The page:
Undoubtedly, Coca-Cola has won the battle against its competitors to create the world’s instantly recognisable Coca-Cola glass bottle.
As Andy Warhol said, “What’s great about this country is that America started the tradition where the richest consumers buy essentially the same things as the poorest. You can watch TV and see Coca-Cola, and you know that the President drinks Coke, Liz Taylor drinks Coke, and think, you can drink Coke, too.”
Coca-Cola, The World’s Most Recognisable Bottle, Wasn’t Distinctive Enough Back Then
The creation of the ‘perfect liquid wrapper’ was not an easy task. At that time, the challenge was to create a classic design distinguished from its competitors, like Koka-Nola, Ma Coca-Co, and Toka-Cola.
In that hunt, the designers eventually crafted a masterpiece, slightly modified over the years, that reflects more than 115 years of Coca-Cola‘s history.
Let’s explore how this desire to protect the brand ended up establishing the world-famous Coca-Cola glass bottle.
The Story Behind the Iconic Beginnings of the Coca-Cola Glass Bottle
The story behind the birth of a contour bottle is quite interesting. However, before its inception, some Coca-Cola iterations roamed around for decades. Coca-Cola was a soda fountain beverage until 1899, when two Chattanooga lawyers, Joseph Whitehead and Benjamin Thomas, acquired the bottling rights.
Soon after signing the contract, Coca-Cola hit massive sales in both fountain and bottle form. By 1920, over a thousand Coca-Cola bottling operations had been built. Although its competitors tried to copy the brand’s trademark, no one could beat the booming popularity of this American corporation.
Emergence of a Straight-Sided Bottle (1899 – 1906)
1899 marked the historic year when Coca-Cola embarked on a bottling expedition. At that time, the company unveiled its first bottling product, recognised as a straight-sided bottle concealing a multifaceted drink. That design truly reflected the aesthetic sense of that era when frills were assumed unnecessary.
Interestingly, the bottle integrated a splash of colours, including amber, blue, and green hues. Those strokes of colour were a manufacturing defect but became a trademark for the Coca-Cola glass bottle instead.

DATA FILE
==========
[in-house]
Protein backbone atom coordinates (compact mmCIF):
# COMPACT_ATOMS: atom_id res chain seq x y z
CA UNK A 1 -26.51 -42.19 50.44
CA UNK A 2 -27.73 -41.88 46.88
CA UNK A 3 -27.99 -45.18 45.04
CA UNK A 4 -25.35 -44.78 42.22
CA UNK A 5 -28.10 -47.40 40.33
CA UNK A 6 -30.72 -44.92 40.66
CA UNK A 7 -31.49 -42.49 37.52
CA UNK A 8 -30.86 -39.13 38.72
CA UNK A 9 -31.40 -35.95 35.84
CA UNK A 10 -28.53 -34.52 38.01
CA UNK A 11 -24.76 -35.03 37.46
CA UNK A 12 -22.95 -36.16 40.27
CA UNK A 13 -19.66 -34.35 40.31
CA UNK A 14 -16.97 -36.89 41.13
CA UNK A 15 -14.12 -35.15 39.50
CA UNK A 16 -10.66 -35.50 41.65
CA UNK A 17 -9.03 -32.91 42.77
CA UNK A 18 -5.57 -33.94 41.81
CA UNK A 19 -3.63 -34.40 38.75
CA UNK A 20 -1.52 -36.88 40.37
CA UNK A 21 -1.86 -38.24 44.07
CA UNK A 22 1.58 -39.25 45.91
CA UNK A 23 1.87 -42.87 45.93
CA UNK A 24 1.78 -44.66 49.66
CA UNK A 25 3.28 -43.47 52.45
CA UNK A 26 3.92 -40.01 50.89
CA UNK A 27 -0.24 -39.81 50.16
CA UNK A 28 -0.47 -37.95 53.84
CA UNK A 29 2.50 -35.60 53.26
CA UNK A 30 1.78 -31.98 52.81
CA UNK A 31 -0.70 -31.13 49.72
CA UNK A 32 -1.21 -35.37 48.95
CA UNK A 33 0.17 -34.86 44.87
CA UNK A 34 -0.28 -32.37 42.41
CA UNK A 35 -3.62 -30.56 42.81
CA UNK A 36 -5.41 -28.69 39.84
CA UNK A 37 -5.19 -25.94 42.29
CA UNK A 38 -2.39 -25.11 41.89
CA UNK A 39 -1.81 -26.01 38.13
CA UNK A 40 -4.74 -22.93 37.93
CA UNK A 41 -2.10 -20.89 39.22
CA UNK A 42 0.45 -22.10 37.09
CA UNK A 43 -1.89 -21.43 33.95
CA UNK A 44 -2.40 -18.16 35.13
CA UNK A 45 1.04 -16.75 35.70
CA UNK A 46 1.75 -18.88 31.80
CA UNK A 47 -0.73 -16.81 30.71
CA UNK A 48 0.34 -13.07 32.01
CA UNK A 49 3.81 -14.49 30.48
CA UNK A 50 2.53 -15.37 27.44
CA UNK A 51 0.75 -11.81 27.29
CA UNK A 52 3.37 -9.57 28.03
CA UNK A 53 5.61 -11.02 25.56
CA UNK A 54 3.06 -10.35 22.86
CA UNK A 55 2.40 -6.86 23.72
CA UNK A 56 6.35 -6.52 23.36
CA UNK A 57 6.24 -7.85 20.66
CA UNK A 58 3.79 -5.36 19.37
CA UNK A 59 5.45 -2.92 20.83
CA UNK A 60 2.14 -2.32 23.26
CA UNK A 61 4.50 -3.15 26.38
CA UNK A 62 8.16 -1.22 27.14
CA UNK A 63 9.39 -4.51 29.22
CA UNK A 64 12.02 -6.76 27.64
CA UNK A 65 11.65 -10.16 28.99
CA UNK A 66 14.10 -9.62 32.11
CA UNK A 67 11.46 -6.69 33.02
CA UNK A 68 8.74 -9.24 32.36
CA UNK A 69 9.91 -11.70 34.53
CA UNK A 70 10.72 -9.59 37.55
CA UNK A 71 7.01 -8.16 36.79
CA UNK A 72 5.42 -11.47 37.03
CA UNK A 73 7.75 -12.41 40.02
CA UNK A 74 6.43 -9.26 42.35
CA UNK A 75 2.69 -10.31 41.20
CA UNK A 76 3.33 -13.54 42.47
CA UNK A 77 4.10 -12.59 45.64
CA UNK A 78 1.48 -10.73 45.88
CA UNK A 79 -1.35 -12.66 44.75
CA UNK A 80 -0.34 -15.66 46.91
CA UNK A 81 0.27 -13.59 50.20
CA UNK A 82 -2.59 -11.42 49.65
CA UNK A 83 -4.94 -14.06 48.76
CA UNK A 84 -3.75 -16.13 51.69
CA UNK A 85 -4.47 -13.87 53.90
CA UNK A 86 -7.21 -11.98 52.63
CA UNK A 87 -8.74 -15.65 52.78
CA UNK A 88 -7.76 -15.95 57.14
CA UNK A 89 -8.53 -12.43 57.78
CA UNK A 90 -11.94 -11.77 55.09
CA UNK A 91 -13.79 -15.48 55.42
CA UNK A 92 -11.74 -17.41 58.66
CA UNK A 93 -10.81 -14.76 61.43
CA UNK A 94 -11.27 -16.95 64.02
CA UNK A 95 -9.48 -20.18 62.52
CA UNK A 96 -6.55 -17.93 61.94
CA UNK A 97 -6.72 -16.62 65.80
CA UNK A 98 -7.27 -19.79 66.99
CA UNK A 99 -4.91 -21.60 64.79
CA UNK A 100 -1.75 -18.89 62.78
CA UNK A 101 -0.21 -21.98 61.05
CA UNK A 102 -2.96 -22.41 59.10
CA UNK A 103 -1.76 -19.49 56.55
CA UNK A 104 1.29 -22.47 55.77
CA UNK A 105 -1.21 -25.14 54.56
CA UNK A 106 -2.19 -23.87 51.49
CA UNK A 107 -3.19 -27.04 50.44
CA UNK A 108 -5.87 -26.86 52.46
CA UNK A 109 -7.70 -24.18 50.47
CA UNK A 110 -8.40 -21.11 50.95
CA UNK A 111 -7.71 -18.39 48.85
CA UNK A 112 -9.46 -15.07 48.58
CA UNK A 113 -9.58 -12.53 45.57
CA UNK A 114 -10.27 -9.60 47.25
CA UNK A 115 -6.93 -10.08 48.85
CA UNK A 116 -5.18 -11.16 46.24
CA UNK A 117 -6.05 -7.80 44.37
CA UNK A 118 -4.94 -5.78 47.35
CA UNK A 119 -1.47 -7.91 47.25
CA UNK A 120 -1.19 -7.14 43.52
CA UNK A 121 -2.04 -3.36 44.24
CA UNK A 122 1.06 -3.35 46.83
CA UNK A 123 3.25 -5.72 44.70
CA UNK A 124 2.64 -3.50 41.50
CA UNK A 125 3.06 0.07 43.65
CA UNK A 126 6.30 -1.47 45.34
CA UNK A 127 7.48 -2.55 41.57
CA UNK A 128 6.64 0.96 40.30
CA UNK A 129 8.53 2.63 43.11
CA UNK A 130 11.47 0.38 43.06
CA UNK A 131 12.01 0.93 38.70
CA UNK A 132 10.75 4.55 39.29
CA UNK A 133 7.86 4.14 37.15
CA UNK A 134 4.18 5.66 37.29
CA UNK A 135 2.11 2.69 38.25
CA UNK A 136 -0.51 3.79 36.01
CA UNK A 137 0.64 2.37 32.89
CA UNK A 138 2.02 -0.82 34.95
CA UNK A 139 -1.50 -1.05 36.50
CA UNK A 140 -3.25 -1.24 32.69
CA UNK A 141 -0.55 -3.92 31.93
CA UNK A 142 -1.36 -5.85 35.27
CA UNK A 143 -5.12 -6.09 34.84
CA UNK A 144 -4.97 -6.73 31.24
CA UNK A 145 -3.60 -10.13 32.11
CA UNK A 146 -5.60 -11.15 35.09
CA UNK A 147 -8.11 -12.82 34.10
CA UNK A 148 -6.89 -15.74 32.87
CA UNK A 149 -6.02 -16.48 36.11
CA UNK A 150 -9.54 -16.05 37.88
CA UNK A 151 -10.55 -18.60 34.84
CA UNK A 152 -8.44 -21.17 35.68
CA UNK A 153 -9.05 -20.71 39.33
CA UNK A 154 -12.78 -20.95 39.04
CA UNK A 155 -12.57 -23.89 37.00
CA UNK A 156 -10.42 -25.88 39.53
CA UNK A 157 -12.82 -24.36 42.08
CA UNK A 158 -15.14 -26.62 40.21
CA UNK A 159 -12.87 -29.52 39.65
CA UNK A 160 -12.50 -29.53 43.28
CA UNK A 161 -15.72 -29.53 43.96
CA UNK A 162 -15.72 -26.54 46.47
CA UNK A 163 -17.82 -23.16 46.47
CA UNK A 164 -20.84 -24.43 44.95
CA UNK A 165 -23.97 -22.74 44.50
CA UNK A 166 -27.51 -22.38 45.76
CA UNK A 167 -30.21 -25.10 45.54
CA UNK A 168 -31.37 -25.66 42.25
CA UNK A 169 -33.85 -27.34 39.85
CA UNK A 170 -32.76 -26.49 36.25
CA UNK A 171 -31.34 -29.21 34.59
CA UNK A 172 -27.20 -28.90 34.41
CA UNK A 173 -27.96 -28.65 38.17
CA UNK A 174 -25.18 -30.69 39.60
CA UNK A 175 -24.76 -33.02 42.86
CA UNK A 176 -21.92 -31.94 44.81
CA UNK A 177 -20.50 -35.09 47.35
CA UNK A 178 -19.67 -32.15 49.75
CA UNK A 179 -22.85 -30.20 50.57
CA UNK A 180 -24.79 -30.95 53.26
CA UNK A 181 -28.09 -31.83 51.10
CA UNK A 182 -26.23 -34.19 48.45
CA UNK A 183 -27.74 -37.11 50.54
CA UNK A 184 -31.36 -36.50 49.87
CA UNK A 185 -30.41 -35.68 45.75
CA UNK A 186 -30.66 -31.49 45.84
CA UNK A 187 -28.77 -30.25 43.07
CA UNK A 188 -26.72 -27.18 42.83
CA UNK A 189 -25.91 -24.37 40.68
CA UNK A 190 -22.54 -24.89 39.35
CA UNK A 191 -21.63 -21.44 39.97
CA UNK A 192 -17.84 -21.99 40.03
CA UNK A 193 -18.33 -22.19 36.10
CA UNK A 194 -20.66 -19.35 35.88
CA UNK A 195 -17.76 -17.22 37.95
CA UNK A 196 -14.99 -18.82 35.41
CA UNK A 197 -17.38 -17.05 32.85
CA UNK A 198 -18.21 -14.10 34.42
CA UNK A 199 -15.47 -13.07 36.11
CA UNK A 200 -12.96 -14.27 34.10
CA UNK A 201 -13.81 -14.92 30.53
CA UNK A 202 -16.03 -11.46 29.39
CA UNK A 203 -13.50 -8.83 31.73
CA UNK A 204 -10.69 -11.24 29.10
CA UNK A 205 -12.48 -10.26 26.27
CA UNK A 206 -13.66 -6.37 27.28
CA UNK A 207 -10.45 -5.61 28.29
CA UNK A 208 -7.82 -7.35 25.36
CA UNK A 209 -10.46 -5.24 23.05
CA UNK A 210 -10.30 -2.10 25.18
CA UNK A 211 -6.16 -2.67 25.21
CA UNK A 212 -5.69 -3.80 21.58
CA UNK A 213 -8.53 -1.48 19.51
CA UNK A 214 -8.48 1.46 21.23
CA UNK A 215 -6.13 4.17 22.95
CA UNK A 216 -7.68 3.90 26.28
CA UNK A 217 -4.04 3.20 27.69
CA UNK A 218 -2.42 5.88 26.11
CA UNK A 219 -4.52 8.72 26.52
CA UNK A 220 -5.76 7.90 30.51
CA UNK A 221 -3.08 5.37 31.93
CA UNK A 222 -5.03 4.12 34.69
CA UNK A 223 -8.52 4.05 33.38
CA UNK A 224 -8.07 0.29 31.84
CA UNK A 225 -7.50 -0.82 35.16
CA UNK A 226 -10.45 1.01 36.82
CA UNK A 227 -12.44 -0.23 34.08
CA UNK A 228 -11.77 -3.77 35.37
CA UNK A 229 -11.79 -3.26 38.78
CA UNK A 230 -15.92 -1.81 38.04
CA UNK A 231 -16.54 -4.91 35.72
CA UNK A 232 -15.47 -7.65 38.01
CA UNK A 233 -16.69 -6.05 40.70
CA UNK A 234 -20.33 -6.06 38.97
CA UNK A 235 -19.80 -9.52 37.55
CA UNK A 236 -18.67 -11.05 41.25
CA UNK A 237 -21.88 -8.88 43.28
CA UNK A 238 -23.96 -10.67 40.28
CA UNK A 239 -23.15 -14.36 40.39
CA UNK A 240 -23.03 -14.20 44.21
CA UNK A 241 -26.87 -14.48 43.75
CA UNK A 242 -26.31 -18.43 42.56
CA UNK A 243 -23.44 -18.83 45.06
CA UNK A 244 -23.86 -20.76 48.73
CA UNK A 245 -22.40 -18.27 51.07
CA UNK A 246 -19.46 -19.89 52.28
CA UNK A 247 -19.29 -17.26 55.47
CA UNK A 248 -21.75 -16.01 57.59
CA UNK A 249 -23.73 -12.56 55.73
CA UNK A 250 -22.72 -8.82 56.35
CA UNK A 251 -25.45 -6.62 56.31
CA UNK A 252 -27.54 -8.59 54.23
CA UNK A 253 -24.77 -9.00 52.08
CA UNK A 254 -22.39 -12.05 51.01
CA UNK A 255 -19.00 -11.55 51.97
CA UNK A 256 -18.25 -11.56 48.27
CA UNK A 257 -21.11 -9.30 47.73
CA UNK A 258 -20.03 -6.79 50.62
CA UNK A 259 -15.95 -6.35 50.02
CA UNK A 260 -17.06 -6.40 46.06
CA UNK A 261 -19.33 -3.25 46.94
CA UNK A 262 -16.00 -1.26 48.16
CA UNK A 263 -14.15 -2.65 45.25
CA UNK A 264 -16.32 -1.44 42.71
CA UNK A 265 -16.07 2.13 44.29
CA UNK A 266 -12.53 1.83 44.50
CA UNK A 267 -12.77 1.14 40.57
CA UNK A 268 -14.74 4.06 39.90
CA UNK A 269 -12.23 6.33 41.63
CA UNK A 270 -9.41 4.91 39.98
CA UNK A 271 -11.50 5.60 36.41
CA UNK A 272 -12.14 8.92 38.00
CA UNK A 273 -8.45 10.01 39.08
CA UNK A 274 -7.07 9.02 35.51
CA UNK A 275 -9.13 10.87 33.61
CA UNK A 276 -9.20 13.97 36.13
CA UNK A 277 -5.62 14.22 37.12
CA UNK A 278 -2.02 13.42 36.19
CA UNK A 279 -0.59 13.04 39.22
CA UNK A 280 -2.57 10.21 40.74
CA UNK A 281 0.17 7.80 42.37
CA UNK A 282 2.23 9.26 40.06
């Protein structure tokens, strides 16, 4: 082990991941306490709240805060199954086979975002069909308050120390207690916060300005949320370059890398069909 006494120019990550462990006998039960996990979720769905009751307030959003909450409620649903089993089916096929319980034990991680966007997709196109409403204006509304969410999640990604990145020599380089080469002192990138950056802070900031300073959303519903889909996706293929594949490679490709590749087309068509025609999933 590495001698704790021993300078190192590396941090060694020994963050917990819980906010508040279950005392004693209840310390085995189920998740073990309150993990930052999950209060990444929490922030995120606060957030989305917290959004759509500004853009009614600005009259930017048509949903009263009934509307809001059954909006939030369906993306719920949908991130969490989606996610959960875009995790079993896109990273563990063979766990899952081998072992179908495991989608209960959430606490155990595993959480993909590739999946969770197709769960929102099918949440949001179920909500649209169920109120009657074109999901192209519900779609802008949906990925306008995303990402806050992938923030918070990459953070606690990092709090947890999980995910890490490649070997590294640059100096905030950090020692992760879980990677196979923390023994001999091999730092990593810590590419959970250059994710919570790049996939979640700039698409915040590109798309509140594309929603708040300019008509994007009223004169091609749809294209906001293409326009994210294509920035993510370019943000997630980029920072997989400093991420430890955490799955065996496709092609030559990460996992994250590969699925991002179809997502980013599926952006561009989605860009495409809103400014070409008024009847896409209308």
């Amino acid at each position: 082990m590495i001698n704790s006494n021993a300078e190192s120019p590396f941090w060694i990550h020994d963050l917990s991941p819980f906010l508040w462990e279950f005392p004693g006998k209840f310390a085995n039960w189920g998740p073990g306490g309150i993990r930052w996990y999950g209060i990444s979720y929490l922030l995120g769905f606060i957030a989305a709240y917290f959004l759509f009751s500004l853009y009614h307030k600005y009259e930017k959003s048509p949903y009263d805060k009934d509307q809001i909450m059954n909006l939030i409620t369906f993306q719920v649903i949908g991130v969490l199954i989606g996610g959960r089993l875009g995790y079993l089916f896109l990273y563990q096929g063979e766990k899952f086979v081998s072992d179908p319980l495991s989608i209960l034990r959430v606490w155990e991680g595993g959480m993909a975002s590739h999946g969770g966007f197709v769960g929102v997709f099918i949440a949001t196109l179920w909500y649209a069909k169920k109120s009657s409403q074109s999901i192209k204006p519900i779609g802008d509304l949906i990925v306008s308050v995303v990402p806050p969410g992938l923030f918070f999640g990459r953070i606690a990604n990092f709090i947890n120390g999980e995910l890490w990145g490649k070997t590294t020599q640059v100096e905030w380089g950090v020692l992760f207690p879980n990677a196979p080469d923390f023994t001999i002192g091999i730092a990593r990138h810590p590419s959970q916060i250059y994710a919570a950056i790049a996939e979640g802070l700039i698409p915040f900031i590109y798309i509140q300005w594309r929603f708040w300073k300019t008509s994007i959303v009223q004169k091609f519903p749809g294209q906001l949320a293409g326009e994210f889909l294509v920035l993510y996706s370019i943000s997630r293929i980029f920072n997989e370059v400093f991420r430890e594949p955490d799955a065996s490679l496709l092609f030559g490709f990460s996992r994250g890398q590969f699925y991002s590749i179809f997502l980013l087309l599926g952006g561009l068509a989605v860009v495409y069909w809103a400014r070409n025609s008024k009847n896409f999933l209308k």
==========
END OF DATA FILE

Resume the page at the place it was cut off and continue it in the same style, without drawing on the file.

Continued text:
The Soda Pop Heard Around the World With Hutchinson Bottle (1906 – 1916)
In 1906, Coca-Cola stepped forward with an innovative approach. The manufacturing of a Hutchinson bottle marked a bold step by the brand. It was not just a vessel, but an instrument of joy and refreshment. From the 1890s to the 1910s, the bottle design reigned popular throughout the country.
The Hutchinson bottle, or pop bottle, has a heavy horseshoe stopper attached to a rubber washer placed inside the bottle. The arrangement made a seal for the bottle. Once opened, the bubbling syrup inside the Coca-Cola bottle produced a satisfying pop. Ultimately, that became a sonic signature, coining the term ‘soda pop’ back then.
The Root Introduces the Root Bottle (1915)
1915 marked a crucial part in Coca-Cola’s history. At that time, its straight-sided and Hutchinson bottles were not enough to produce a distinctive image of the brand. To rule out other copycats, the real struggle began. In Terre Haute, Indiana, the Root Glass Company stepped forward with a unique design.
The Root Company included C.J. and William Root, Alexander Samuelson, Earl R. Dean, and Clyde Edwards. Dean spearheaded the design team. Back then, Dean could not find anything more inspiring than the cocoa pod and transformed the Coca-Cola glass bottle into the shape of a pod.
The brilliance of the Root bottle design said all it needed to about the success of this new variation. One could distinguish it even in the dark or trace it in shattered pieces.
A Shape That Stands Out – Birth of the Contour Bottle (1916)
The Root bottle drew a physical representation of the brand’s identity. Starting from its linear indentations that added a new dimension to its curvature body, it became a global emblem of refreshment.
Dean’s Coca-Cola glass bottle sketch was instantly approved for moulding. Later, in November 1915, the bottle received its patent and was sent out for prototype manufacturing.
However, Dean’s sketch never made it to global production. Possibly, the main reason was its large middle diameter, which would distort its balance on the conveyor belt. Afterwards, Dean proposed another sketch with a reduced diameter, giving us the eternal contour shape.
Coca-Cola Glass Bottle in Painted Label (1955)
In 1955, a vibrant shift happened when Coca-Cola’s monochrome label was replaced by a ‘Painted Label’ or ‘Applied Colour Label.’ This was a new turn in Coca-Cola’s brand story.